Be Self-Compassionate

In other words, treat yourself like your own best friend.
Published October 30, 2016

Are Your Friends and Family Perfect?


No, right? When they fall down you pick them back up. Give yourself the same permission to be imperfect — just like every other human being. Self-compassion is a balance: You cut yourself slack when you slip up or if things don’t go your way — while still being accountable for your actions. You think kind, encouraging thoughts about yourself when things are fantastic, and also when they’re not going so well.1

Benefits of Being Self-Compassionate


Studies show that when you take your successes and failures in stride, you may find that you’re less afraid of failure and more satisfied with life.2 People who practice self- compassion are more likely to eat well, exercise, and take good care of themselves, even when stressed.3 They’re also better able to maintain their weight loss.4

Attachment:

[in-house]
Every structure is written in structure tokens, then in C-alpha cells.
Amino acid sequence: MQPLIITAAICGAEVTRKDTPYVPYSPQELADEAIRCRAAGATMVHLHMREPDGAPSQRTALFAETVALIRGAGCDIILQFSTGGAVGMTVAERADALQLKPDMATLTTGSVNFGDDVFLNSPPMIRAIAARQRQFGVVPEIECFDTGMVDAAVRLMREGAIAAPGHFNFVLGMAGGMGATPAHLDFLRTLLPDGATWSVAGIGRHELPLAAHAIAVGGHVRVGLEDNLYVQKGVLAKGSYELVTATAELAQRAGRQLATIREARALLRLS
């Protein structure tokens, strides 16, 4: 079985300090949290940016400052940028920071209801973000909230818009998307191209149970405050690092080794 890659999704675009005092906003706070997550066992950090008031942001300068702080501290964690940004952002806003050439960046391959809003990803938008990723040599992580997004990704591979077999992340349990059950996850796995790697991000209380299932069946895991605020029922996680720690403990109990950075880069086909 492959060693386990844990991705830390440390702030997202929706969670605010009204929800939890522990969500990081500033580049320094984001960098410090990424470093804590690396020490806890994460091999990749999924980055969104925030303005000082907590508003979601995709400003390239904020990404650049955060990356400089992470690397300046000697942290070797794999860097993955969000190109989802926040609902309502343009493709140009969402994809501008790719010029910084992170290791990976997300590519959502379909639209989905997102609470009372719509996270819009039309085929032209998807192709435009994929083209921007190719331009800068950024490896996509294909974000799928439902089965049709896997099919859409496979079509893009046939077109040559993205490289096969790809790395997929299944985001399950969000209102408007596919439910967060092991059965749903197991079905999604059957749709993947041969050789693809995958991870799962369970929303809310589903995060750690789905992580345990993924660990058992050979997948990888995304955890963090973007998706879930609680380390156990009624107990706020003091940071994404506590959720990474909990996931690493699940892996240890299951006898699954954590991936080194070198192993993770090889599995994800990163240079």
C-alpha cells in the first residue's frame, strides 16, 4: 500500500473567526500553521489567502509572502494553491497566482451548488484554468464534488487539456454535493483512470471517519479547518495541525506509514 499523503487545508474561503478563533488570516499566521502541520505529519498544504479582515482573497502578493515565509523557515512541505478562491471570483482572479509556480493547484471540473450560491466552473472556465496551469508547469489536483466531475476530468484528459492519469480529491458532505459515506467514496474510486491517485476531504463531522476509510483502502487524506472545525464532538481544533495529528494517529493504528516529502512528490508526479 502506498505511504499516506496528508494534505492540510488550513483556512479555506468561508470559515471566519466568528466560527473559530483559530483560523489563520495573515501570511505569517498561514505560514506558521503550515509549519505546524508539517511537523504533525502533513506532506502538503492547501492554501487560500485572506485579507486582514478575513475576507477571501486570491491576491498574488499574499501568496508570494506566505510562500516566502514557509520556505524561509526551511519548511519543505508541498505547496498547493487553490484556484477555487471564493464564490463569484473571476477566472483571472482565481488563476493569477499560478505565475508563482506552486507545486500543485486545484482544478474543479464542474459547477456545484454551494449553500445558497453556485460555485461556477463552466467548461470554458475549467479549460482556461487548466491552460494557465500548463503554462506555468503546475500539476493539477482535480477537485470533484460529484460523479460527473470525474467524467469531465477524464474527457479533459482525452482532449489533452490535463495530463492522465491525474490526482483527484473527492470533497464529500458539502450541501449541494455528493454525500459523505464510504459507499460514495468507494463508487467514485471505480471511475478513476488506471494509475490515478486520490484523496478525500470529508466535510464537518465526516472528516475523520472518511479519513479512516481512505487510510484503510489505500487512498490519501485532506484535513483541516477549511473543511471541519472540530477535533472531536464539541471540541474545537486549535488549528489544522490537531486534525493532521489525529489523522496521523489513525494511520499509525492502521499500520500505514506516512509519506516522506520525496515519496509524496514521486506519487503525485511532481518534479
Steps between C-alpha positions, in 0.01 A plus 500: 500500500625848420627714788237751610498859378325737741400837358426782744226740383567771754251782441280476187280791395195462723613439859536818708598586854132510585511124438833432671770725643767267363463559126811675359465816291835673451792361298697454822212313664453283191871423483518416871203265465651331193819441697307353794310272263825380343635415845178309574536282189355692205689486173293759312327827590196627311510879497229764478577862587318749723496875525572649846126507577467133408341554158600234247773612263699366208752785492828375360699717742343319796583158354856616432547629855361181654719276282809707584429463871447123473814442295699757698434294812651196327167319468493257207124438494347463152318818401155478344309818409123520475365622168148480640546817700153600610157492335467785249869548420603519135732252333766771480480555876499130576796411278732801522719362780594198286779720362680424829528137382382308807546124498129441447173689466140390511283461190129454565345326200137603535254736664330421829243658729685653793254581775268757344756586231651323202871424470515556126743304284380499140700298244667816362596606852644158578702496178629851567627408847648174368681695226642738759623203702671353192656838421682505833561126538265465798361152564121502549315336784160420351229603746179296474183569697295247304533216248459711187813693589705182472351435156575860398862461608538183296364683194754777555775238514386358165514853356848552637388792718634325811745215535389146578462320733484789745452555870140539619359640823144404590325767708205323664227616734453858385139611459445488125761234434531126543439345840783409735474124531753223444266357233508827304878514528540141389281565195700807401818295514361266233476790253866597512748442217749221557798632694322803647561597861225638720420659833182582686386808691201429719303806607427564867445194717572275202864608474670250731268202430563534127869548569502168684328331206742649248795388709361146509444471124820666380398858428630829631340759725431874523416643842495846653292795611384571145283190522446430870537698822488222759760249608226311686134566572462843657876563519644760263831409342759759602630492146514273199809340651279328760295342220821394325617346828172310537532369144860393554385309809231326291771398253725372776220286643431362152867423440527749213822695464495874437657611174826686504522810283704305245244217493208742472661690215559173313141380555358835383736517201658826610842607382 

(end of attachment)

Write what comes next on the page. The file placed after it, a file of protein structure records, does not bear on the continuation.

1. Neff KD. Self-compassion: an alternative conceptualization of a healthy attitude toward oneself. Self and Identity. 2003;2:85-102.
2. Neff KD, Kirkpatrick KL, Rude SS. An examination of self-compassion in relation to positive psychological functioning and personality traits. Journal of Research in Personality. 2007;41:908-916.
3. Terry ML, et al. Self-compassionate reactions to health threats. Personality and Social Psychology Bulletin. 2013;39(7):911-926.
4. Mantzios M, Wilson JC. Exploring mindfulness and mindfulness with self-compassion-centered interventions to assist weight loss. Theoretical considerations and preliminary results of a randomized pilot study. Mindfulness. 2014 Jul 24:1-12